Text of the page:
Park continued by addressing the Japanese.

“I wish to give my thoughts to people in Japan on the occupation of Korea: I do not think the current generation [born after the end of World War II], should bear the brunt of responsibility for the suffering and atrocities Japan inflicted upon us in the past. Nevertheless, they should never overlook the pain and agony Koreans endured that are lasting to this day. If Koreans question the sincerity of the Japanese in their apology for past wrongdoings and see Japan as untrustworthy, every effort we have put into making this treaty possible will be in vain.”

With the compensation payments we received from Japan [worth $800 million in total], Park wanted to build a steel production facility. I can guarantee that Park did not waste a dime from the settlement and spent all of it for the good of the country by setting up an industrial infrastructure to outpace North Korea in terms of economic growth.

Japan’s former colonies received compensation payments ranging from $200 million to $500 million for its unjust occupation. These former colonies included Myanmar, Indonesia, the Philippines and Vietnam, as well as others. But most of them blew their chance to use the capital to build their economies. They spent them on building tourist resorts or handing them out to their citizens instead of investing them in long-term national projects.

I think it was the foresight of a national leader and his commitment to the good of the nation that differentiated Korea from Japan’s other former colonies, enabling it to become an economic powerhouse within such a short period of time while others lagged behind and remained underdeveloped nations.

Park had unwavering faith in me in my role within the crucial negotiations with Japan. He entrusted all authority in me for the negotiations. Sometimes those close to him suggested that I be withdrawn from my position because of their struggle for power. Park never relented. Even when I decided to go overseas in an effort to quell rising demonstrations against the treaty negotiations in 1964, it was not as if he ordered me to leave the country as a punishment. He gently asked me to consider leaving the country until the situation stabilized.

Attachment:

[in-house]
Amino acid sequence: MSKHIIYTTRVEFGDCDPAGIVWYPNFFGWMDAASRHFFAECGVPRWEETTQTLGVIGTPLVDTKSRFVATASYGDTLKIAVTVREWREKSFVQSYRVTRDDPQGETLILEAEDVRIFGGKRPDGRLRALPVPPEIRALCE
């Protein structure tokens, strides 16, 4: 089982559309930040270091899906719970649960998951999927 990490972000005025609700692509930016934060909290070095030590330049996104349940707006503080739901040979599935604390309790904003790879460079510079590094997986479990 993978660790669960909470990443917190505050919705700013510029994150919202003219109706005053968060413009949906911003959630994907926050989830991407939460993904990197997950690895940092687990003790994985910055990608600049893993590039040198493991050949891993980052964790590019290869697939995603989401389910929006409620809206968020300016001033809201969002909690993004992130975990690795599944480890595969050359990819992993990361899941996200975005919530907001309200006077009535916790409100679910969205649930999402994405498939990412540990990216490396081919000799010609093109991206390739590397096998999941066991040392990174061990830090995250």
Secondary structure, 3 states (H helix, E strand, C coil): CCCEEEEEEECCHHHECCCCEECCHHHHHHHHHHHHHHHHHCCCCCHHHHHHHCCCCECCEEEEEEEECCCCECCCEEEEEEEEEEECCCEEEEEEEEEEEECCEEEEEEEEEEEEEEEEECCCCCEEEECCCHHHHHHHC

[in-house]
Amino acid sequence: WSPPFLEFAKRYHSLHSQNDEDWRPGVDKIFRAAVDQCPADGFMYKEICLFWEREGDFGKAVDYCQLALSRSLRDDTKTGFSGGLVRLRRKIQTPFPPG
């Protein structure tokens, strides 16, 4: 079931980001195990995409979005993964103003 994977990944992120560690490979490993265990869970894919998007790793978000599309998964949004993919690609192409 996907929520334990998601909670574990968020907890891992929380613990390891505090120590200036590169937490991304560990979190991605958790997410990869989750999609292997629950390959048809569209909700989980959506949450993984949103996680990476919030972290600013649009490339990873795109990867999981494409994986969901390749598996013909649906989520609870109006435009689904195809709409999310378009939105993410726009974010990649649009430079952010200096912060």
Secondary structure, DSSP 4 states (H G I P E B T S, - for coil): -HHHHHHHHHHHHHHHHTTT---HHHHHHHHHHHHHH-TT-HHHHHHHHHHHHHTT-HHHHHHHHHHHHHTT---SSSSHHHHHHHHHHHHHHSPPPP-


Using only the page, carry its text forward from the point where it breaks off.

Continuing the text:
This year marks the 50th anniversary of the normalization of relations and those relations have never been worse than they are now. Prime Minister Shinzo Abe of Japan and other rightwing politicians in Tokyo seem to have backward historical perspectives that do nothing but strain ties with its two neighbors, Korea and China. Facing such a diplomatic quagmire, the Korean government should maintain its cool-headedness and tenacity in dealing with Japan. We do not need to refute every provocative or illogical claim that Japanese politicians make.

In terms of the territorial dispute over the Dokdo islets, Japan wants to make a fuss so it can internationalize the dispute. All we have to do is make clear our strong resolve to maintain control over Dokdo. It is also important for us to make Japan realize that it has no choice but to go to war with us if it wants to take over the Dokdo islands.

On the comfort women issue, Japan has been avoiding making a formal apology and acknowledging the fact that the program was run by its government. From what I see in the Abe government, it seems unlikely that any meaningful change will come any time soon. But we must continue to raise our voice and demand an apology over Japan’s outright violation of human rights and the violence it orchestrated in the first half of the 20th century.